Firstly, it specifies technical and typical
risk operations under the authority of the CISO that would focus on areas like
typical cyber attacks, constant monitoring of IT networks, dissemination of good
Compliance Risk Assessment:
Secondly, the assessment focuses on
applicable legal regulations for constituting a Data Protection Officer (DPO)
whose function will be to determine cyber security measures that should be taken
as a consequence of legal requirements.
Enterprise Risk Management:
Thirdly, it delineates the existence of a
robust enterprise cyber risk management system that would prevent cyber risk in
organization’s operations. For example, it guides digital service providers,
data controllers & processors of essential services to include a cyber risk
assessment within their enterprise risk management system in areas such as
financial, reputational, infrastructural risks etc.
Apart from these, the report (in compliance with OECD principle) also
focuses on various other areas of an organizational structure and provides
measures which aim to promote cyber security. The security measures provided by
this report are remarkable and much worthy to be discussed upon.
In terms of security, the report provides a comprehensive structured model on
‘The Three Lines of Defence’ specifying the role of different authorities in
governance and risk management, forming a “chain of trust” across all lines.
The First Line of Defence:
This line is responsible for management of
risk and implements policies and standards for monitoring network and
infrastructure. The most identified functions are in the domain of Information
Technology, Human Resource, Chief Data Officer (CDO), etc.
The Second Line of Defence:
This line is helmed by CISO who defines the
policies and technical configuration/standards that are to be implemented by the
first line. It ensures that the units under first line are working appropriately
as part of its work programme. It is responsible for ensuring that there exists
balance between organization’s risk appetite and cyber security. This governing
body (mainly by the Risk Manager) identifies different short-term as well as
long-term mitigation plans including investment and insurance; indicating
benchmarks appropriate to prevent risk to the organization. Apart from the
authorities mentioned, there also existsData Protection Officer(DPO) for data
protection and privacy regulations and Financial Officers for financial support
in investment, management of internal risk and in validating budget. A better
second line of defence not only prevents risk but also attracts external
stakeholders to the organization.
The Third Line of Defence:
This line focuses on the creation of an
independent ‘Internal Audit’ that would be responsible in keeping check on the
functioning of both first and second lines of defence; providing an annual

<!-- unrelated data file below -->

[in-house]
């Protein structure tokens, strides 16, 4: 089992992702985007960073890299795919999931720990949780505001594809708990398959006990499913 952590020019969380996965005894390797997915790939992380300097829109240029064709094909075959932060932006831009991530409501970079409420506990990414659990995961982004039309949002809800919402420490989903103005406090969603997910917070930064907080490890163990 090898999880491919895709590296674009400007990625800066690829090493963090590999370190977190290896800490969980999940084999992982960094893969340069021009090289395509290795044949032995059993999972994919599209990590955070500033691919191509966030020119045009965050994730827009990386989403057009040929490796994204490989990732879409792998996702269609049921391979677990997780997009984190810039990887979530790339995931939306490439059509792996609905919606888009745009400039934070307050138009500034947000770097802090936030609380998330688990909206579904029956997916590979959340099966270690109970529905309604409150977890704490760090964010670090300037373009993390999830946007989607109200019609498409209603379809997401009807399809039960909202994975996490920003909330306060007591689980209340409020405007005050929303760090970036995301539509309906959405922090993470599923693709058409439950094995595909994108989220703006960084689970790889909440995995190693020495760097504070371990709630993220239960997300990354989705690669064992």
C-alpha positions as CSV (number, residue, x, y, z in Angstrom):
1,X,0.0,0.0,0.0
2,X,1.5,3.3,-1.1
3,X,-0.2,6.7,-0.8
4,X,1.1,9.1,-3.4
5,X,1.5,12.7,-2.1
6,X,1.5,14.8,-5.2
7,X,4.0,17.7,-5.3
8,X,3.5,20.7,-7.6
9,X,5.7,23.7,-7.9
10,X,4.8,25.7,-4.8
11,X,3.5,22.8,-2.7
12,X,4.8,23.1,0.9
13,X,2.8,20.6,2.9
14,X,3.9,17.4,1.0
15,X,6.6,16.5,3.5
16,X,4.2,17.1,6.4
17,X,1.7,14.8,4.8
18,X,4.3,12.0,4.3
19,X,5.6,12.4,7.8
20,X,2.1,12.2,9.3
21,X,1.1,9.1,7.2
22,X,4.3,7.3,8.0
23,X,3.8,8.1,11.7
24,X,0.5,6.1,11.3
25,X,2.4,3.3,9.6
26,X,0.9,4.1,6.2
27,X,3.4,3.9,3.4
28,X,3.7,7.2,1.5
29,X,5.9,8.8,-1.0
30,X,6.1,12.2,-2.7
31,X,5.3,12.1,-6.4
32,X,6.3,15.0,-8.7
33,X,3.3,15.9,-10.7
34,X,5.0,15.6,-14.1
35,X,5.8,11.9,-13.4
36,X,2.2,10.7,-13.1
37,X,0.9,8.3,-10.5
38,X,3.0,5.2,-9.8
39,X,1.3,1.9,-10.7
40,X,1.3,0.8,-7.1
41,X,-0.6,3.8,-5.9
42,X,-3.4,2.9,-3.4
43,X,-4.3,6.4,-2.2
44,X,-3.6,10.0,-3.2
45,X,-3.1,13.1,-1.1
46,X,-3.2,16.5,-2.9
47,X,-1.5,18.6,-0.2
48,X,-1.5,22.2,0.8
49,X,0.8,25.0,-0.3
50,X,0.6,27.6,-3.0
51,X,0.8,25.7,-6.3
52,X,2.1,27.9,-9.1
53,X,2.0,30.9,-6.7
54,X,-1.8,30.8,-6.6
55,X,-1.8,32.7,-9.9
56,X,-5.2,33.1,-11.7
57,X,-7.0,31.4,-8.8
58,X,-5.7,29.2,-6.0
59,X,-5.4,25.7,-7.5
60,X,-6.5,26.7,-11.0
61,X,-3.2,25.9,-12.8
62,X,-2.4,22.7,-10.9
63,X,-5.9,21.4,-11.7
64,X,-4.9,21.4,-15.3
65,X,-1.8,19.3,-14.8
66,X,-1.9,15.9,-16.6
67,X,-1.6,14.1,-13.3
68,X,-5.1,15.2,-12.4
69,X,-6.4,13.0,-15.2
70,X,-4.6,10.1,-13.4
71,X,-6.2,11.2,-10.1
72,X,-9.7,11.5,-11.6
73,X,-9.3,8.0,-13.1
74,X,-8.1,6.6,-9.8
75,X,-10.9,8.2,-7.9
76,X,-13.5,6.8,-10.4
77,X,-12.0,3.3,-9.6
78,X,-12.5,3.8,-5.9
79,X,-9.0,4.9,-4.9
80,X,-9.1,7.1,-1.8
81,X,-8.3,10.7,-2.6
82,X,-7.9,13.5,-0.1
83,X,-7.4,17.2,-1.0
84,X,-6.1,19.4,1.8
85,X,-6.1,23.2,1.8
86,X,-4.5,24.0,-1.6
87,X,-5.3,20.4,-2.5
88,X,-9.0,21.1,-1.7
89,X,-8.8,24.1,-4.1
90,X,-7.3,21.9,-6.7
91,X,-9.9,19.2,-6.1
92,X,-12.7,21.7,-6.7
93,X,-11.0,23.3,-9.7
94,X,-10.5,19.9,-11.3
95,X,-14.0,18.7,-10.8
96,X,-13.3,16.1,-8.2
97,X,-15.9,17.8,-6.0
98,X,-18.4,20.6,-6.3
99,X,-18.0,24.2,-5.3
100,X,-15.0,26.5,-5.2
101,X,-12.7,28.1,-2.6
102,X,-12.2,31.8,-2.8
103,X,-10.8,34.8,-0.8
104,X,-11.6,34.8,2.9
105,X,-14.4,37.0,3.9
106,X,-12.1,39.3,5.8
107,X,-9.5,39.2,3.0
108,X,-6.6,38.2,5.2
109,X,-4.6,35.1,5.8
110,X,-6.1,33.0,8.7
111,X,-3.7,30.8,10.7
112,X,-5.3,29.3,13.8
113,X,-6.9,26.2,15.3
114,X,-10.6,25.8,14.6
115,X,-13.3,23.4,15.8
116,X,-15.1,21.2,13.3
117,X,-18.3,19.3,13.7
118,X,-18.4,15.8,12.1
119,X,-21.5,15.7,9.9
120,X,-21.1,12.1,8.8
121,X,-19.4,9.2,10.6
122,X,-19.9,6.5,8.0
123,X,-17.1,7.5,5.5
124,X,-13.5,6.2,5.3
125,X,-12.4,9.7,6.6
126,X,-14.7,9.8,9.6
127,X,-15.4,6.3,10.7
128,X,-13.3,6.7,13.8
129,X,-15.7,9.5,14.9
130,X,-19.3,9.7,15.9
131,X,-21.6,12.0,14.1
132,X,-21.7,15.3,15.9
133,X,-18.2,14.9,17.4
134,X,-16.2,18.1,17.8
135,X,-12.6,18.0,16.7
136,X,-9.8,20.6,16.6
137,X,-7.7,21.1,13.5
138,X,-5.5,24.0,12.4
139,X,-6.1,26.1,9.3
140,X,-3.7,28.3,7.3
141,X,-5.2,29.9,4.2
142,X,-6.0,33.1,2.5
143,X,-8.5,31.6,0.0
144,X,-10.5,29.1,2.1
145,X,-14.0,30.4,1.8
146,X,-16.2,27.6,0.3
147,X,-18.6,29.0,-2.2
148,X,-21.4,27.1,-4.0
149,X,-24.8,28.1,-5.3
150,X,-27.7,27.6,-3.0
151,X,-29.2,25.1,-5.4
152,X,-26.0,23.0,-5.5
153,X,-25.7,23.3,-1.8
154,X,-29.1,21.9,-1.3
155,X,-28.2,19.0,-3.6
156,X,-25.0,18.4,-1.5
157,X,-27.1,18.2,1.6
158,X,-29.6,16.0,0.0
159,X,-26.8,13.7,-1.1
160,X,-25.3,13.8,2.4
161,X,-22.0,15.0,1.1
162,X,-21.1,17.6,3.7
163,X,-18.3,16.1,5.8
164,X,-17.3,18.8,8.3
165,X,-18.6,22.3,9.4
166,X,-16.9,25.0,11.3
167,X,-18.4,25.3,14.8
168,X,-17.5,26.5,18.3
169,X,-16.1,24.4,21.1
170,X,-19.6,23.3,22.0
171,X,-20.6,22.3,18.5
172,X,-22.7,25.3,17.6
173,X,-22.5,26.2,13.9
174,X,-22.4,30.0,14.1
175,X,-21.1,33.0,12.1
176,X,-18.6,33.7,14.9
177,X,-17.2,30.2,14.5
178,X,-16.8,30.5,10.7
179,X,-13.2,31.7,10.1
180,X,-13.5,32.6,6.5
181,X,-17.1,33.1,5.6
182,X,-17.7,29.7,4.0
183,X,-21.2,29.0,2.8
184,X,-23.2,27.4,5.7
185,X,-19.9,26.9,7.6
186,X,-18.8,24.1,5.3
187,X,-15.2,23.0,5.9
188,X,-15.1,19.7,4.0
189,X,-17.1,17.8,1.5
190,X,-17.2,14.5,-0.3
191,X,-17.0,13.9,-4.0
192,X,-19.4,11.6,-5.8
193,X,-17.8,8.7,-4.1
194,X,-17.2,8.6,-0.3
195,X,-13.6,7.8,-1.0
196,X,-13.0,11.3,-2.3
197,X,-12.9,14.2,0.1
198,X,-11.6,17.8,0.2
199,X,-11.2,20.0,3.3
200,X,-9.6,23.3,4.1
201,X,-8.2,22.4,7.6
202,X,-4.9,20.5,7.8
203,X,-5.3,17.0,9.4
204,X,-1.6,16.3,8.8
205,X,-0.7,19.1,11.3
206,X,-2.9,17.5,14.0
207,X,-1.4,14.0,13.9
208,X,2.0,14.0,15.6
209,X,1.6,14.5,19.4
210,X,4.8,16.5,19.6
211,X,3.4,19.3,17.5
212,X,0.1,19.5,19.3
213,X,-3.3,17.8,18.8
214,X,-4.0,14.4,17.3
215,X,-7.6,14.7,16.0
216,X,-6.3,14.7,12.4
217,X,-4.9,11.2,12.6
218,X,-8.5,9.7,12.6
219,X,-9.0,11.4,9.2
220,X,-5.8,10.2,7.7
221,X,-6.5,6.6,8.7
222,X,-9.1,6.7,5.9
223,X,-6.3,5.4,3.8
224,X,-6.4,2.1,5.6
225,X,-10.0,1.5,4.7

statement to the Board of Directors. It plays an important role in the
development and assessment of cyber risk management plans in coordination with
the second line. Some of the key activities this line provides are evaluation of
preventive and detection measures, tracking diligence of remediation etc.
Thus, it is a more comprehensive approach to curb cyber risk in corporate
governance in comparison to what is provided for by the Indian cyber policy.
Moreover, the report takes into account the latest development which makes it
more pertinent to the present age where cyber threats are ever increasing.
Cyber attacks are increasing in frequency and its cost has been estimated to be
$575 billion per year.If it is not well managed, it would lead to severe
repercussions for a lot of corporate entities in our country. Hence, the
importance of creating proactive alliance between anticipative risk management
and farseeing internal audit inside the corporate structure of every company is
the need of hour.
 Sanjiv Tomar- ‘National Cyber Security Policy 2013: An Assessment.’ (August
26, 2013) https://idsa.in/idsacomments/NationalCyberSecurityPolicy2013_stomar_260813
 Deloitte – “India must have a cyber security framework” (August 17, 2017)
 The Hans India – “Cyber security and challenges” (June 14, 2017, 22:16)
 Subimal Bhattacharjee – “Managing India’s cyber security problems” (October
16, 2012, 21:15) http://www.livemint.com/Opinion/XIvim27KMgpKffESs11HFL/Managing-Indias-cyber-security-problems.html
 FERMA & ECIIA - “Cyber Security & Corporate Governance” Report, 2017 (March
16, 2018, 12:10)http://www.eciia.eu/wp-content/uploads/2017/06/OFFSET-PRINT-Brochure-FERMA-2017v3-1.pdf
 The National Cyber Security Policy, 2013, Part IV – Strategy.
 Supra 6.
 OECD Recommendation (2015) - “Digital Security Risk Management for Economic
and Social Prosperity” (March 16, 2018, 16:10). http://www.oecd.org/sti/ieconomy/digital-security-risk-management.pdf
 Supra 6.
 Supra 6.
 Supra 3.
This article has been jointly submitted byDippyaman Bhattacharya
LLB (2014-19) &Kolli Srilekya
, B.B.A LLB (2014-19), Alliance University,